the sector has increased by 33.1%, operating surpluses by 176.8% and reserves
are up by 259%, yet staff costs as a percentage of income have gone down from
54.6% to 52.9%
2016/17 data shows a mean gender pay gap of
11.8% or £5936 per year
According to HESA, there at least 50,000
university teaching staff on hourly-paid contracts and at least 12,500 with
zero-hours contracts. 66% of research
staff are still on fixed-term contracts
UCU’s recent workload survey showed that HE staff
are working an average of two days unpaid every week
Your industrial action ballot paper should have arrived shortly after 16 January 2019. It’s vital for our union democracy that you use your vote. Don’t be silenced.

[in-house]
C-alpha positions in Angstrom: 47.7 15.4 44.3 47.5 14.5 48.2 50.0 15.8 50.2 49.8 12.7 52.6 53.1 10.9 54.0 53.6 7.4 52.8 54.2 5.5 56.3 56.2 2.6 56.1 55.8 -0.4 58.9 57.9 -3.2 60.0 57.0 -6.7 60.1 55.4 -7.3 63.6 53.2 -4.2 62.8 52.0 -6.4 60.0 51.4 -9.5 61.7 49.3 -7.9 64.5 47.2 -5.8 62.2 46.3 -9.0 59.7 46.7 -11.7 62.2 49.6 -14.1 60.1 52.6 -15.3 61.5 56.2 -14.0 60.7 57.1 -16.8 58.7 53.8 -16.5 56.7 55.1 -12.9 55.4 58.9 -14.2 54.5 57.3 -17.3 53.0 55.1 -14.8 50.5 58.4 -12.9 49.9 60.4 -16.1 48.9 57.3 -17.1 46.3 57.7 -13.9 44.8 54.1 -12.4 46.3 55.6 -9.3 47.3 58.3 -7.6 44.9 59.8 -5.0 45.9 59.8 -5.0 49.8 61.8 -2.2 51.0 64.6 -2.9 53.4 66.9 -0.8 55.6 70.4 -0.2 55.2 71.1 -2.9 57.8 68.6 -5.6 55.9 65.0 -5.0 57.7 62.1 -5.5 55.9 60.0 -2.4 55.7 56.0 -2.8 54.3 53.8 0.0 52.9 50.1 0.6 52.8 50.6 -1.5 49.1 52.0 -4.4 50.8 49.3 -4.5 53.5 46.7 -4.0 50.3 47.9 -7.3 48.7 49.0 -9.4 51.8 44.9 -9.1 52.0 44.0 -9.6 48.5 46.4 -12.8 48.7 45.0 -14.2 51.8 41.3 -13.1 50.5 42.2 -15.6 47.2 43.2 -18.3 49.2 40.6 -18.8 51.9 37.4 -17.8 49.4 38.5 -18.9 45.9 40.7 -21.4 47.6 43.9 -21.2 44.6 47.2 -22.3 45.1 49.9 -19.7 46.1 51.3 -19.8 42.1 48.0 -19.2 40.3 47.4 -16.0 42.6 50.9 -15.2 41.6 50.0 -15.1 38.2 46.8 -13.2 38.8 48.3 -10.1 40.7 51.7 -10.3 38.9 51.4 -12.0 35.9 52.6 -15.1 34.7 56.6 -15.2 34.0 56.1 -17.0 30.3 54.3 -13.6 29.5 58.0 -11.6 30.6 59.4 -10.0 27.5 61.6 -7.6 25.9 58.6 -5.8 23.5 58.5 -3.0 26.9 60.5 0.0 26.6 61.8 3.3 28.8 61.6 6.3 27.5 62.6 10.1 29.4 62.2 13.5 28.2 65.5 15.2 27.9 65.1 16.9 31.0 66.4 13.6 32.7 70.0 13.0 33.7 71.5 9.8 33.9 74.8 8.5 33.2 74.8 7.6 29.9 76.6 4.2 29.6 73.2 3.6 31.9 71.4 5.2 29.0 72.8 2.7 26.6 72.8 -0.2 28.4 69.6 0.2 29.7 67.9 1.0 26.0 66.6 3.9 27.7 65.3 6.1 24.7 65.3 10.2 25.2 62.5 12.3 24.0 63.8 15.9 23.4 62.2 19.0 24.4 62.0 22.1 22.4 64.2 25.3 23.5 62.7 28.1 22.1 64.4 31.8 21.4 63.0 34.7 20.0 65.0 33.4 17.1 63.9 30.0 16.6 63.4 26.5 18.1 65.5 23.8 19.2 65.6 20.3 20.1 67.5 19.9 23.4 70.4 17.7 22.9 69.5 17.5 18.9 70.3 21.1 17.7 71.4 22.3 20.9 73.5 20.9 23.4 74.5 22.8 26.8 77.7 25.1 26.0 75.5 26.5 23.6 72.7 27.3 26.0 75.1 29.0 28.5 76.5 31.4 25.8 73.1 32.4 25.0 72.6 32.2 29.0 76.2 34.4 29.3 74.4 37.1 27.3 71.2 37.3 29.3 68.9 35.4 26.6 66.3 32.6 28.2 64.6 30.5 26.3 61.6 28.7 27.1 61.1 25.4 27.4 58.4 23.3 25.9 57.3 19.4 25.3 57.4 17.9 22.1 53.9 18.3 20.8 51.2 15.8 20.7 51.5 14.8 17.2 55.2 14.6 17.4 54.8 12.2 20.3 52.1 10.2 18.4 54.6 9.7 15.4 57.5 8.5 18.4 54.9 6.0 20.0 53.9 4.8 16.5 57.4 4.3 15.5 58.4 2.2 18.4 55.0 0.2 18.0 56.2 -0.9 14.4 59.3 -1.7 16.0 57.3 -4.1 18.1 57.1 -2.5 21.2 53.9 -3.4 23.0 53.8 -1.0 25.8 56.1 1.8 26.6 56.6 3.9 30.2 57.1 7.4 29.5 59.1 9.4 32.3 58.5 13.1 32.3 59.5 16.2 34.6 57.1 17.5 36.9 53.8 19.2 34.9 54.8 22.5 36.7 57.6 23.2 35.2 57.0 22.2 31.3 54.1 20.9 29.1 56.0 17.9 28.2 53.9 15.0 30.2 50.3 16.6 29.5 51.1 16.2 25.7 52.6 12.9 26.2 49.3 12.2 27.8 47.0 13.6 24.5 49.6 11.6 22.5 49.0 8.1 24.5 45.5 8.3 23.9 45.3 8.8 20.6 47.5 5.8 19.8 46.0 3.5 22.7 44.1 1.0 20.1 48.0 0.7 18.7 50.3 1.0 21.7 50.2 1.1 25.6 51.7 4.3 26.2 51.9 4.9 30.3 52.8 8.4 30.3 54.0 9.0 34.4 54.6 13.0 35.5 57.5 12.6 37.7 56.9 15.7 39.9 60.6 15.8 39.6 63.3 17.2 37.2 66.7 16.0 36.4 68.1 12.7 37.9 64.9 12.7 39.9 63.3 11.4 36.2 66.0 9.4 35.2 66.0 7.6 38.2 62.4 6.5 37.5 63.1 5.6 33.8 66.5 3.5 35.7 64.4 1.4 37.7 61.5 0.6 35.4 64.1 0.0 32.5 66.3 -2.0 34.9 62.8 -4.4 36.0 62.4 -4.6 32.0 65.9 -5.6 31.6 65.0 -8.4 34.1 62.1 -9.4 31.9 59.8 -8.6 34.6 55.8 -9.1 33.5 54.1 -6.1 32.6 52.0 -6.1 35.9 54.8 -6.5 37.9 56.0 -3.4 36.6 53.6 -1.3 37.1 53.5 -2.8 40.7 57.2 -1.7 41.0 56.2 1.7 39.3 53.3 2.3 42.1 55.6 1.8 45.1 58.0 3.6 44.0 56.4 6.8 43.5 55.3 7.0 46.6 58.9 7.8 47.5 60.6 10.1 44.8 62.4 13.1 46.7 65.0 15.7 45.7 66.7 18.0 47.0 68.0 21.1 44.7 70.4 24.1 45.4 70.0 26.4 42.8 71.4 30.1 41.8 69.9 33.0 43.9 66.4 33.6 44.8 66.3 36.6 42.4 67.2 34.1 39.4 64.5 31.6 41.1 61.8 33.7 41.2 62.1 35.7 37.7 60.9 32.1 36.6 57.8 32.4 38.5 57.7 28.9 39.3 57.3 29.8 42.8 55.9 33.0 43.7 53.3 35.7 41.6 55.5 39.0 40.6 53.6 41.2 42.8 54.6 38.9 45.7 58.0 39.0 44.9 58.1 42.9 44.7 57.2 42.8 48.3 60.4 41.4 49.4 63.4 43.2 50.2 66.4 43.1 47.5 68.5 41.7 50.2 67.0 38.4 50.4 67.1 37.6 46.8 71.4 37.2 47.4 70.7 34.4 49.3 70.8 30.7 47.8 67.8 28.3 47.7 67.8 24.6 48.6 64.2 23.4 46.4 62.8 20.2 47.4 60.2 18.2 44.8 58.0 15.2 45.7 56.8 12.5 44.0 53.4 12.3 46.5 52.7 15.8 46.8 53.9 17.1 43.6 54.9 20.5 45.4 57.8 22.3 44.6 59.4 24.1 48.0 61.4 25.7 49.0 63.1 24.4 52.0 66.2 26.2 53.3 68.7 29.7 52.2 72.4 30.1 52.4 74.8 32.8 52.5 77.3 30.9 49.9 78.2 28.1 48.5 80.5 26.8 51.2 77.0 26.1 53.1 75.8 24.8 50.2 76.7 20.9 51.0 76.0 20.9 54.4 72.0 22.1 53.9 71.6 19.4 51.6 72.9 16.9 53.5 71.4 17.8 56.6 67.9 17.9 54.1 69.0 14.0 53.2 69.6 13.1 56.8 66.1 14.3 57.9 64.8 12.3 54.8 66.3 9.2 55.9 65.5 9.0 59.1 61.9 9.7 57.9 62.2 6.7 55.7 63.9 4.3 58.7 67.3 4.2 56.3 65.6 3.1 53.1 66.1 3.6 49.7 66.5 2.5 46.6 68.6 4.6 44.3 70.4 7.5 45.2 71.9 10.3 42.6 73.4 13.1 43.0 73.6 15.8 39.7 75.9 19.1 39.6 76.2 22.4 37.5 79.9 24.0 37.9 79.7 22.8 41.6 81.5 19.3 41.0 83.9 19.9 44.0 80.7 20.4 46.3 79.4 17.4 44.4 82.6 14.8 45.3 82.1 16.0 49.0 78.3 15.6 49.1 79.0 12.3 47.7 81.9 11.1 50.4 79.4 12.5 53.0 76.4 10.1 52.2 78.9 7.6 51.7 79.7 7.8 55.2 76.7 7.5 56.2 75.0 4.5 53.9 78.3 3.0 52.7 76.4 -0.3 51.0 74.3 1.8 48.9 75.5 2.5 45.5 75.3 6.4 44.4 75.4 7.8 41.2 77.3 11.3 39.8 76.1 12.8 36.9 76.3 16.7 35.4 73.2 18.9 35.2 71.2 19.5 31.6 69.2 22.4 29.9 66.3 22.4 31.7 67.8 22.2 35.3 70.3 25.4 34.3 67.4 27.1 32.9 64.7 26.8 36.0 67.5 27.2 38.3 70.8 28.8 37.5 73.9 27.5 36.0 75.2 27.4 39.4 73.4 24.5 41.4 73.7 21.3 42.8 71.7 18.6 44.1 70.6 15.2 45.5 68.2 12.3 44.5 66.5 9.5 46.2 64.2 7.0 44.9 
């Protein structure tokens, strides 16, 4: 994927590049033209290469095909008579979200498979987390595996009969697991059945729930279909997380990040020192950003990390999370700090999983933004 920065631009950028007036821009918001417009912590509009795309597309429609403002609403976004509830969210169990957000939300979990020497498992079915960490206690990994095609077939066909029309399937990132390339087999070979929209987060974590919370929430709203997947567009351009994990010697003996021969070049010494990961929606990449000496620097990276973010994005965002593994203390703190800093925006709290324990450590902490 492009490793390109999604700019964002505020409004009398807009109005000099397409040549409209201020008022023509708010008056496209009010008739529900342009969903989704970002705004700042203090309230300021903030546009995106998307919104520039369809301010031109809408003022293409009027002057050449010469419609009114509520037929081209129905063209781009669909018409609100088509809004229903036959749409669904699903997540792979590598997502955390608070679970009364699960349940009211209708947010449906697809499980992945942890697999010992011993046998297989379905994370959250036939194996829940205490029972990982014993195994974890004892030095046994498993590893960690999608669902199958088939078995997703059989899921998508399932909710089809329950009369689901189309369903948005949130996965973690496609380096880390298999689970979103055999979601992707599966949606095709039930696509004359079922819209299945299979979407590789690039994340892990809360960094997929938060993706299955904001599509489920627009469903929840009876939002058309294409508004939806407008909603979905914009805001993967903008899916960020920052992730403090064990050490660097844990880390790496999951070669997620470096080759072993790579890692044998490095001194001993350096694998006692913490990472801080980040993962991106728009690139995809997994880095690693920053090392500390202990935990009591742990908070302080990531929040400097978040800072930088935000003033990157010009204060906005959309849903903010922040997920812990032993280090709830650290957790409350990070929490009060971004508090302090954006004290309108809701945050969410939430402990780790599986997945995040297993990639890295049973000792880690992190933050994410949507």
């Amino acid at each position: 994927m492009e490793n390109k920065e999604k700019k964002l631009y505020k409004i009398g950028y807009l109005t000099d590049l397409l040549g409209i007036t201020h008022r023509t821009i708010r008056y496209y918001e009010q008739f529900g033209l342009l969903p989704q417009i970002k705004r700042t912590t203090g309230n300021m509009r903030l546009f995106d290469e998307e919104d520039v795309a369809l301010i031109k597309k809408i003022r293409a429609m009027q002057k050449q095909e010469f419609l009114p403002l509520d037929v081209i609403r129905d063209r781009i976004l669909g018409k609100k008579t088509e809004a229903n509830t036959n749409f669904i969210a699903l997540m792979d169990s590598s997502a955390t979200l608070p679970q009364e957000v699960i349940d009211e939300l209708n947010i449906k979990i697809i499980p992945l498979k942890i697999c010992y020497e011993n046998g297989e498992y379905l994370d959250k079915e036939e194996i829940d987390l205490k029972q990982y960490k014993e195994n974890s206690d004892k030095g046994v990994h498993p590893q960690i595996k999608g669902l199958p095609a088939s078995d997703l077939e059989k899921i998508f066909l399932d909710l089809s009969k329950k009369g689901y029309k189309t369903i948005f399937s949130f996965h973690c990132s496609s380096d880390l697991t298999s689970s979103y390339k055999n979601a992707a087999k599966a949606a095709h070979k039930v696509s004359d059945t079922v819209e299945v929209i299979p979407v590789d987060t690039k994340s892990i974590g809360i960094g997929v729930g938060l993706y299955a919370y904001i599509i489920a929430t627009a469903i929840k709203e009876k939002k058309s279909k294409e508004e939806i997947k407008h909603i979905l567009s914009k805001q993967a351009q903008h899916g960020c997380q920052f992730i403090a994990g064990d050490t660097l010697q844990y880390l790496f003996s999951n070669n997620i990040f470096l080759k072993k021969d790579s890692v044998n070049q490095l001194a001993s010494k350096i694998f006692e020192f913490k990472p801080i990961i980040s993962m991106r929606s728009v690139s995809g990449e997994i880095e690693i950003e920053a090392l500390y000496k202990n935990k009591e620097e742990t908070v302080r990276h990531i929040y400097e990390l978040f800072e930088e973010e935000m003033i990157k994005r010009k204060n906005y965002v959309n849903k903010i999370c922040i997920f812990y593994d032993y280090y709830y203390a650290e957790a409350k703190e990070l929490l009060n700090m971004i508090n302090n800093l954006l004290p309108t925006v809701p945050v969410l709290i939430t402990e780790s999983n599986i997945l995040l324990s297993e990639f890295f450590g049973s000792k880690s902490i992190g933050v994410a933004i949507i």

The vote has to be done by post because the government made it illegal to run industrial action ballots online
Why are we balloting again?
Last October Leeds members voted clearly to strike – 70% in favour – over casualisation, gender equality, workload and fair pay. The turnout locally was 49%. It was the highest national turnout on a pay ballot in UCU’s history. The new anti-trade union law stopped us from striking.
We think members should decide, not the government. We’re re-balloting to exceed the 50% legal threshold so your decision counts.
Please use your vote – democracy is important
We need to know what the whole membership thinks about taking action, so please vote whatever your view. To help us get the turnout needed for our votes to count, please tell UCU when you’ve voted.
The ballot is open until midday Friday 22nd February.
We urge all members to vote Yes to strike and Yes to action short of a strike including a marking boycott.
We’re asking the employers to work with us nationally to: